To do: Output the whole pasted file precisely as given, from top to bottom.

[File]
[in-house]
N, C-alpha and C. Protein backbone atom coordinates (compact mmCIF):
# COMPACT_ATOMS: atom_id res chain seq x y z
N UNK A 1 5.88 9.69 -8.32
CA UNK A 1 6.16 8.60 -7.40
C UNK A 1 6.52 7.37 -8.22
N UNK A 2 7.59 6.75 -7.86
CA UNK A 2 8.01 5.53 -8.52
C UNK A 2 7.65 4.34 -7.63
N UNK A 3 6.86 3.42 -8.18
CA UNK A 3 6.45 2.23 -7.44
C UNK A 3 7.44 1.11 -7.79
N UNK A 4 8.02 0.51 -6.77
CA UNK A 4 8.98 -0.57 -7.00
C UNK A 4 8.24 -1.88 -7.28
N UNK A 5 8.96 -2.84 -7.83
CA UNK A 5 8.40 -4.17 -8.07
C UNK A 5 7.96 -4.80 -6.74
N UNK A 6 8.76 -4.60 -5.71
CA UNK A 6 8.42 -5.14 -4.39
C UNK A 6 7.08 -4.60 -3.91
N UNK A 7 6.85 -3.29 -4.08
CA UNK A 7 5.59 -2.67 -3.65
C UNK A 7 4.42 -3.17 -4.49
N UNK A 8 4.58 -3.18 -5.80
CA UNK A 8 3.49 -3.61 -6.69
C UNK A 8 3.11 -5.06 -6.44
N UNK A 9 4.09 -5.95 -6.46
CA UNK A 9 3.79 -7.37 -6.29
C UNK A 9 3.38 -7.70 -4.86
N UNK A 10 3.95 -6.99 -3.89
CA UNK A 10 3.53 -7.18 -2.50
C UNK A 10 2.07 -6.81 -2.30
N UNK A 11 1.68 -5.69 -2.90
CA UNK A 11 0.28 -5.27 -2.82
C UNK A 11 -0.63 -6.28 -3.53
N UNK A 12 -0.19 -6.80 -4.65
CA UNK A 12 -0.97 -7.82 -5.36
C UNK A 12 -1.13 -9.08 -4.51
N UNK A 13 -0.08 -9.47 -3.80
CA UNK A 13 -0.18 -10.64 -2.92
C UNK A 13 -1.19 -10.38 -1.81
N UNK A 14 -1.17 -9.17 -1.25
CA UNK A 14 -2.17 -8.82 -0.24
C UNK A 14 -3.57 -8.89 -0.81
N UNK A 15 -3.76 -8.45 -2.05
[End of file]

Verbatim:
[in-house]
N, C-alpha and C. Protein backbone atom coordinates (compact mmCIF):
# COMPACT_ATOMS: atom_id res chain seq x y z
N UNK A 1 5.88 9.69 -8.32
CA UNK A 1 6.16 8.60 -7.40
C UNK A 1 6.52 7.37 -8.22
N UNK A 2 7.59 6.75 -7.86
CA UNK A 2 8.01 5.53 -8.52
C UNK A 2 7.65 4.34 -7.63
N UNK A 3 6.86 3.42 -8.18
CA UNK A 3 6.45 2.23 -7.44
C UNK A 3 7.44 1.11 -7.79
N UNK A 4 8.02 0.51 -6.77
CA UNK A 4 8.98 -0.57 -7.00
C UNK A 4 8.24 -1.88 -7.28
N UNK A 5 8.96 -2.84 -7.83
CA UNK A 5 8.40 -4.17 -8.07
C UNK A 5 7.96 -4.80 -6.74
N UNK A 6 8.76 -4.60 -5.71
CA UNK A 6 8.42 -5.14 -4.39
C UNK A 6 7.08 -4.60 -3.91
N UNK A 7 6.85 -3.29 -4.08
CA UNK A 7 5.59 -2.67 -3.65
C UNK A 7 4.42 -3.17 -4.49
N UNK A 8 4.58 -3.18 -5.80
CA UNK A 8 3.49 -3.61 -6.69
C UNK A 8 3.11 -5.06 -6.44
N UNK A 9 4.09 -5.95 -6.46
CA UNK A 9 3.79 -7.37 -6.29
C UNK A 9 3.38 -7.70 -4.86
N UNK A 10 3.95 -6.99 -3.89
CA UNK A 10 3.53 -7.18 -2.50
C UNK A 10 2.07 -6.81 -2.30
N UNK A 11 1.68 -5.69 -2.90
CA UNK A 11 0.28 -5.27 -2.82
C UNK A 11 -0.63 -6.28 -3.53
N UNK A 12 -0.19 -6.80 -4.65
CA UNK A 12 -0.97 -7.82 -5.36
C UNK A 12 -1.13 -9.08 -4.51
N UNK A 13 -0.08 -9.47 -3.80
CA UNK A 13 -0.18 -10.64 -2.92
C UNK A 13 -1.19 -10.38 -1.81
N UNK A 14 -1.17 -9.17 -1.25
CA UNK A 14 -2.17 -8.82 -0.24
C UNK A 14 -3.57 -8.89 -0.81
N UNK A 15 -3.76 -8.45 -2.05